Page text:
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Guarding Against Cervical Cancer: What You Need to Know About HPV

Published by Nicole Porter on

Did You Know? January is Cervical Health Awareness Month. As we approach the end of the month, we wanted to make sure to discuss one of the biggest concerns when it comes to cervical health – cervical cancer. Each year in the United States, about 11,500 new cases of cervical cancer are diagnosed and about 4,000 women die of this cancer. 

Cervical cancer poses a risk for anyone with a cervix, especially people who are 30 and over. This cancer is primarily caused by a persistent infection of certain types of human papillomavirus (HPV). HPV is a common virus that is transmitted through sexual activity. While a significant portion of sexually active individuals will encounter HPV at some point, only a small percentage will develop cervical cancer. It’s important to note that HPV infections can also cause other types of cancers including vaginal, vulvar, penile, anal, and oropharyngeal cancer, as well as genital warts.

Fortunately, the HPV vaccine can prevent many of these diseases. Early detection through screenings is also an essential method in helping to guard against developing cervical cancer. Early detection significantly increases the chances of successful treatment and is linked to long-term survival and a good quality of life. 

Read on to learn more about these preventive measures and how they can help safeguard against cervical cancer.

HPV Vaccine

The HPV vaccine offers protection from the primary HPV types causing cervical, vaginal, and vulvar cancers. It is recommended for preteens from 11 to 12 years, but can be administered as early as age 9. It is advised to get the HPV vaccine at this age because this helps ensure that children have established protection before any potential contact with the virus. 

If the vaccine wasn’t administered at 11/12 years, it is still advisable to receive it, as the recommendation extends up to 26 years of age. Starting before 15 involves a two-dose schedule, six to twelve months apart; after 15, a series of three shots is recommended.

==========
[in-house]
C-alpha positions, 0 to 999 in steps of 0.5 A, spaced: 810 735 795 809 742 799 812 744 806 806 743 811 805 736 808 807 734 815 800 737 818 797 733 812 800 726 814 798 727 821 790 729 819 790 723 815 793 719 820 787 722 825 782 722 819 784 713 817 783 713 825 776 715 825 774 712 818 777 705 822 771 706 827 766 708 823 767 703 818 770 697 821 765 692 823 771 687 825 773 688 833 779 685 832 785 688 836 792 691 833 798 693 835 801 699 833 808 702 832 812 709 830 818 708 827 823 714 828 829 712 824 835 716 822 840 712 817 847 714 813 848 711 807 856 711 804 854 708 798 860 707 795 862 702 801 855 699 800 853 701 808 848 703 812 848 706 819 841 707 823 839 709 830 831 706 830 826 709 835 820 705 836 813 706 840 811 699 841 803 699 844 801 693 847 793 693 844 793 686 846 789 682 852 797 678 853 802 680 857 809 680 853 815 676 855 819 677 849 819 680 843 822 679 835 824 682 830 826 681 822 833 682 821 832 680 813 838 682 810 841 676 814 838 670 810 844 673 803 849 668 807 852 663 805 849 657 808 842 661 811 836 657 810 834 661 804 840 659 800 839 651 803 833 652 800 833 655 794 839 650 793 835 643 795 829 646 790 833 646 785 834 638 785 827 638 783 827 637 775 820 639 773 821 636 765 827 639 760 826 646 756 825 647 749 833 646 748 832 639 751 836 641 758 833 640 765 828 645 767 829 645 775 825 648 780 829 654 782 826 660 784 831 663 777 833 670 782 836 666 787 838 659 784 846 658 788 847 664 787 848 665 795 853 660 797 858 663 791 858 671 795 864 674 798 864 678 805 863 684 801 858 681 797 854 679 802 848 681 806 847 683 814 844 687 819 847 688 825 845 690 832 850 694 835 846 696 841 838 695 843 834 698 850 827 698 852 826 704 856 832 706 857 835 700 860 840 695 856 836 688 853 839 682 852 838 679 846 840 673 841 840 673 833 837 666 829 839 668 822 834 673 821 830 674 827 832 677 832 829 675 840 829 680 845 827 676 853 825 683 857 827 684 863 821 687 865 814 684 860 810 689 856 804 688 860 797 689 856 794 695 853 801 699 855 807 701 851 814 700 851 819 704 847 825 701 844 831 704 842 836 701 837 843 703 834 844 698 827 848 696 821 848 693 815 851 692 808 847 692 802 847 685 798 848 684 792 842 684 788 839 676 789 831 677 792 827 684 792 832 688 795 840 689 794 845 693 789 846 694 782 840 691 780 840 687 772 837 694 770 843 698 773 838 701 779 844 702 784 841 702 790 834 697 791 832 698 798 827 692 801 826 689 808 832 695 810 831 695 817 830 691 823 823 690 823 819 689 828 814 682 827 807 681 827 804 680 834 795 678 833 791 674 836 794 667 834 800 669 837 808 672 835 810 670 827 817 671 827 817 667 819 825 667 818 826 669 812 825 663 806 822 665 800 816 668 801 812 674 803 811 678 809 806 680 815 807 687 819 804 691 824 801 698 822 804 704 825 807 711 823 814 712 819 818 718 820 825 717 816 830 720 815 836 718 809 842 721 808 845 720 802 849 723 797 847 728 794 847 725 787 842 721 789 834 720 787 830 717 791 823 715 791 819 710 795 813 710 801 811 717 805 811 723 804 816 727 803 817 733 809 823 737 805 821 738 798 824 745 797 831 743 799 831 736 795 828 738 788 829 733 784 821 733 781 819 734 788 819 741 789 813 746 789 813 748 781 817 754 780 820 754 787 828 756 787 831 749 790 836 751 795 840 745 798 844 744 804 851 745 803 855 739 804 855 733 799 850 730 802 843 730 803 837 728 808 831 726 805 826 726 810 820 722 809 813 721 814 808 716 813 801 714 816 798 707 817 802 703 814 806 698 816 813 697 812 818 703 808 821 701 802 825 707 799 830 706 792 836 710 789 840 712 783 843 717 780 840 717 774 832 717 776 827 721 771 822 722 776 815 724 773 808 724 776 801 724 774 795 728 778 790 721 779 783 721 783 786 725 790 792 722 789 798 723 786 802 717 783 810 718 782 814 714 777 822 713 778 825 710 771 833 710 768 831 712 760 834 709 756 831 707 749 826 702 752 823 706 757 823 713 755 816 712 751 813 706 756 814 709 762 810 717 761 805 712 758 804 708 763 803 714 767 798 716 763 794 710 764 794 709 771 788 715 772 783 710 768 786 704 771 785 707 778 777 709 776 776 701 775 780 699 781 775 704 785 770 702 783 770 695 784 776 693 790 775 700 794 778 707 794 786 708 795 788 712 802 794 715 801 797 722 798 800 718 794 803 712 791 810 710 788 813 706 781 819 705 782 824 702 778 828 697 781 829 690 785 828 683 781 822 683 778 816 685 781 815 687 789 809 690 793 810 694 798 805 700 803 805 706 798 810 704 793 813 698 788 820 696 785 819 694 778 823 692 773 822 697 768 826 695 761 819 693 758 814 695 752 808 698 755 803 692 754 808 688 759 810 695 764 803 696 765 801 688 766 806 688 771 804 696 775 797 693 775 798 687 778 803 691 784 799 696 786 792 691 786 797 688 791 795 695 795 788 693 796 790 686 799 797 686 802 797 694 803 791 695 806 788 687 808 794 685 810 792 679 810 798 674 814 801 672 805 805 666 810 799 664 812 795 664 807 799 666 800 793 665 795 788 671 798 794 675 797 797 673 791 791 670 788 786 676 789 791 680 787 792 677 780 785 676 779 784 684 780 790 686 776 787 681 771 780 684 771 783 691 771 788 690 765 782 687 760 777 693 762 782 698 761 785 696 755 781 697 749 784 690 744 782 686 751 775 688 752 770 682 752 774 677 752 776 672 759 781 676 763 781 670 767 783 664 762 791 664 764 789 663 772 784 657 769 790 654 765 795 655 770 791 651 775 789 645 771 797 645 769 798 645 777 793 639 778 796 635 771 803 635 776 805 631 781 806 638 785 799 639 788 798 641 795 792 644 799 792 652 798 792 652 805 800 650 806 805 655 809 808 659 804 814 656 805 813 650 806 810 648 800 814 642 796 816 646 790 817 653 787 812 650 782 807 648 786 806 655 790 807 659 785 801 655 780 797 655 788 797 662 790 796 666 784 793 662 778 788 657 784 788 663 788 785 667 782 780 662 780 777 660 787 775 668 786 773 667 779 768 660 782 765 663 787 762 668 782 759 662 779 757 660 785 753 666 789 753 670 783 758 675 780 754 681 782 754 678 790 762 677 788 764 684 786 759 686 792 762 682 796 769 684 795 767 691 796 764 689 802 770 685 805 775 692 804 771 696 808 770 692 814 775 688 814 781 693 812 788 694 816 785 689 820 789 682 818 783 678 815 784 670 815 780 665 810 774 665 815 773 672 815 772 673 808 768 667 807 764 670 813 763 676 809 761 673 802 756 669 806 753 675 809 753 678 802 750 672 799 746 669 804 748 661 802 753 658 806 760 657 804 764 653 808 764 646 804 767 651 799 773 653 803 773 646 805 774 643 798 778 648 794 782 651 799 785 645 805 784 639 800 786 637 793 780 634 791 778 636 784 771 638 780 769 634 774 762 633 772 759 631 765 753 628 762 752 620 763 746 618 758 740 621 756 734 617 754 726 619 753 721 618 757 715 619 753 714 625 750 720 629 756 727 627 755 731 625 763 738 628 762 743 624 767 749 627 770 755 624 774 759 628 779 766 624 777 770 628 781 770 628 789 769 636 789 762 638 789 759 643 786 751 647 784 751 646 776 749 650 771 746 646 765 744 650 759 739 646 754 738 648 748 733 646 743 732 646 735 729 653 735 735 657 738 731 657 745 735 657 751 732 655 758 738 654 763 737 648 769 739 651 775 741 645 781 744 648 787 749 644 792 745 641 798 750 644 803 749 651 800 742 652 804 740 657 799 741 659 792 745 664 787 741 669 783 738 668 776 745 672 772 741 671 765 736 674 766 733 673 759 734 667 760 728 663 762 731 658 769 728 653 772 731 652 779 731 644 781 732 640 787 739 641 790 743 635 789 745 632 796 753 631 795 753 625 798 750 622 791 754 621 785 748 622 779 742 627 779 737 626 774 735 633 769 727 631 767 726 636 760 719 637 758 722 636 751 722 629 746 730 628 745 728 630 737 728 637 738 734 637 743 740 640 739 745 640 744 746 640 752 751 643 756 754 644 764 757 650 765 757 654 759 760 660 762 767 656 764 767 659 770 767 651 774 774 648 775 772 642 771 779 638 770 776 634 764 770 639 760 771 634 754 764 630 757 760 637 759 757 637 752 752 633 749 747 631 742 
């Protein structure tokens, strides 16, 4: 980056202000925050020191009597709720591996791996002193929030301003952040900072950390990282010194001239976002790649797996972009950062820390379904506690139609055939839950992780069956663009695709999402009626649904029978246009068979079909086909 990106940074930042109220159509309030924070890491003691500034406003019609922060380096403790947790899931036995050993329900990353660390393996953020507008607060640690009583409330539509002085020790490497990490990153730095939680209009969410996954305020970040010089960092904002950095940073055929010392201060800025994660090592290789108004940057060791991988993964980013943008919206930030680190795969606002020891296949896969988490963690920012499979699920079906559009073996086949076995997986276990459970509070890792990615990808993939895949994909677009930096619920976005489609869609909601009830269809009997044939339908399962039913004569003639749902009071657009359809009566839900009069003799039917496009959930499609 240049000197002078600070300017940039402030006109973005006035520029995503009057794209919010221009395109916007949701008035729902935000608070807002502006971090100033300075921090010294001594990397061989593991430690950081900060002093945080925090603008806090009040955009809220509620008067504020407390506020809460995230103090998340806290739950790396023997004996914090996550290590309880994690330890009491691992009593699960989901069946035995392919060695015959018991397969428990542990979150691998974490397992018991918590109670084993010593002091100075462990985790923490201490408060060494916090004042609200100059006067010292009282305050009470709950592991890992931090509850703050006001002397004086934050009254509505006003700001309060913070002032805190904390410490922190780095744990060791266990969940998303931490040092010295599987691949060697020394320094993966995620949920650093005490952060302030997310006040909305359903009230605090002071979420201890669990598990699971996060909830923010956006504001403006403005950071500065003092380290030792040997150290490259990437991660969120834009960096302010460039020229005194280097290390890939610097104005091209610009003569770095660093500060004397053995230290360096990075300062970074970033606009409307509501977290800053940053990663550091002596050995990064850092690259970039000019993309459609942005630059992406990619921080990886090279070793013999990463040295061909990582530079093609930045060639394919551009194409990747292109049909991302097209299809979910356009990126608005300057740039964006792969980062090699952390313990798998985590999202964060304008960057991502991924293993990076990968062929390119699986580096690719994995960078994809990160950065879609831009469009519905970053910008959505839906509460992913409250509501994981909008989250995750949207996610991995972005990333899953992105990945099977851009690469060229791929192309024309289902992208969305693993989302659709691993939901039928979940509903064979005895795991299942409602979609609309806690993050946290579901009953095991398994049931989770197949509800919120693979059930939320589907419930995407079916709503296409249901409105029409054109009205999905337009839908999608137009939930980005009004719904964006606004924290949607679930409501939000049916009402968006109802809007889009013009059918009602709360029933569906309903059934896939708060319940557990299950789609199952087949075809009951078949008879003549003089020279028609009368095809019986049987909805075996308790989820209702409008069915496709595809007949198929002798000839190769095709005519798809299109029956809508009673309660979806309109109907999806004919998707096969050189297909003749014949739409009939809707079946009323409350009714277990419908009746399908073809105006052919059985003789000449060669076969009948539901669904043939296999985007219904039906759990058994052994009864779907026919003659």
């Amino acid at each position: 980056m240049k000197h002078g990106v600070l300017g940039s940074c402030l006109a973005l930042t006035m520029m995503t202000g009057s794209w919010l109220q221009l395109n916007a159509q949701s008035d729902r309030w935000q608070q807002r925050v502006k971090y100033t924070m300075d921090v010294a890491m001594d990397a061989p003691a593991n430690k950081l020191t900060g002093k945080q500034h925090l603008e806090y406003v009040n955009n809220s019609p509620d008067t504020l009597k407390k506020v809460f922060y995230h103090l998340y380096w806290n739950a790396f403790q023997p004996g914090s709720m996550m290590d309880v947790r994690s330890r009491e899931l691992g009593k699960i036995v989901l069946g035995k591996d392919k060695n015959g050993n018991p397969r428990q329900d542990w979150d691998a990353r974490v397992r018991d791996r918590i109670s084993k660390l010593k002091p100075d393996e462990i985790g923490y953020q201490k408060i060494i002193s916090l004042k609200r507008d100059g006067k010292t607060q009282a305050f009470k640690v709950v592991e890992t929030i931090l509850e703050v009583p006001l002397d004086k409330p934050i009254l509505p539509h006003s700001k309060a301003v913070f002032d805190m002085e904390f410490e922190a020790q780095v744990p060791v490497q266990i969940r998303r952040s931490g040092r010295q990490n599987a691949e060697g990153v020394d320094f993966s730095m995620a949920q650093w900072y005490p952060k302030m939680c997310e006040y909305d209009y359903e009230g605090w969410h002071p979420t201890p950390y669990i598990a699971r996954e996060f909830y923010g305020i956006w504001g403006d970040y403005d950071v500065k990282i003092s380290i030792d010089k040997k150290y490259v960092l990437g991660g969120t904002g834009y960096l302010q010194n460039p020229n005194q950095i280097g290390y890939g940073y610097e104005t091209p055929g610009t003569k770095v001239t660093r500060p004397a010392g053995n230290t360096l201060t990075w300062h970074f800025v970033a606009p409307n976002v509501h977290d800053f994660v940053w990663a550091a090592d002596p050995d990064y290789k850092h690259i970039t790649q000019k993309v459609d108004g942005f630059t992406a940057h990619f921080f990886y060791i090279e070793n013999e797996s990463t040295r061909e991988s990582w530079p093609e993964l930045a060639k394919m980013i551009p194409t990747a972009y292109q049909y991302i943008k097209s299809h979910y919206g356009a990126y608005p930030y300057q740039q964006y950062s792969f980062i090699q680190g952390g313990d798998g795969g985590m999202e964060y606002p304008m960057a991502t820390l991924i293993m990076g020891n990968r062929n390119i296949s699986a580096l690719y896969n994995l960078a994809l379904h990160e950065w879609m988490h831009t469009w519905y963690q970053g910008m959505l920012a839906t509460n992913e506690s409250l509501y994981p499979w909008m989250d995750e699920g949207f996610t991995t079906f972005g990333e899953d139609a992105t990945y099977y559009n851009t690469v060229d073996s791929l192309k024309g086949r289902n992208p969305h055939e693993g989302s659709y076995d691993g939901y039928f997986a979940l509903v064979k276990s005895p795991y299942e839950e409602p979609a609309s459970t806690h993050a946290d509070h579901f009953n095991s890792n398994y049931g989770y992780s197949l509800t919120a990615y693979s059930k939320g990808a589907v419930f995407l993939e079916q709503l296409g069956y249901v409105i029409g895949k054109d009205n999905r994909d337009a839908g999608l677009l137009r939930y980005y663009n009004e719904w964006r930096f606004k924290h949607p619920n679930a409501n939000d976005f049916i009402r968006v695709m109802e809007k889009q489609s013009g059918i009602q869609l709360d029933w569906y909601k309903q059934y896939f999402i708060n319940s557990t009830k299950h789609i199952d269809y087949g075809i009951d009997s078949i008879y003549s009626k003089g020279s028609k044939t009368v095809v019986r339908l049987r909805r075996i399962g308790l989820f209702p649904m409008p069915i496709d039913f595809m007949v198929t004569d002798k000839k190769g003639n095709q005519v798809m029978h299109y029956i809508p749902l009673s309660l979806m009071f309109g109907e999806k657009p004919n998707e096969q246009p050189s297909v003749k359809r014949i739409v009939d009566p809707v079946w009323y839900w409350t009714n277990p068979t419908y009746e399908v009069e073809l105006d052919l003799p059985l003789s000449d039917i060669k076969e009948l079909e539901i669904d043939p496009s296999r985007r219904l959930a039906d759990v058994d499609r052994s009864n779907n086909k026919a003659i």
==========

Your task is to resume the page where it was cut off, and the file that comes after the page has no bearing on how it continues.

While not generally recommended for those over 26, adults aged 27 to 45 may choose vaccination based on risk discussions with their doctor. 

Regular cervical cancer screenings are advised, even for those vaccinated, to ensure comprehensive health protection (see below).

Preventative Screenings 

Pap Tests
Pap tests are necessary for detecting cancers and precancers in the cervix, often caused by the human papillomavirus (HPV). Early detection through Pap tests significantly increases the chances of successful treatment.

Routine Pap tests are recommended for most women aged 21 to 65, regardless of sexual activity, HPV vaccination, or menopausal status. 

Experts advise the following:

  • Pap tests every 3 years for women aged 21–29 
  • A choice of Pap tests every 3 years, an HPV test (see below) every 5 years, or co-testing every 5 years for women aged 30–65
  • Based on previous testing history, some women older than 65 may need a Pap test

HPV Tests

The HPV test examines cervical cells to detect the presence of human papillomavirus (HPV). This test provides valuable information about the cervical cells, especially when the Pap test indicates abnormal cell changes. In such cases, the HPV test can specify whether a high-risk HPV type associated with cervical cancer is present, aiding doctors in a more comprehensive assessment of your cervical health. 

Your healthcare provider can offer additional guidance to ensure you are receiving the proper screenings based on your age and risk factors. Regular screenings play a crucial role in early detection and intervention.

Summing It All Up

As we do our part to help raise awareness about cervical health this month, we hope you feel empowered to share these resources. Vaccination and screening are the tools to help eliminate this preventable cancer and you can help by spreading the word! We encourage you to learn more about cervical health and cervical cancer prevention by taking a look at the resources below.


CDC – Basic Information About Cervical Cancer

CDC – HPV Vaccine

OWH – Pap and HPV Tests Fact Sheet

OASH – Get Your Child the HPV Vaccine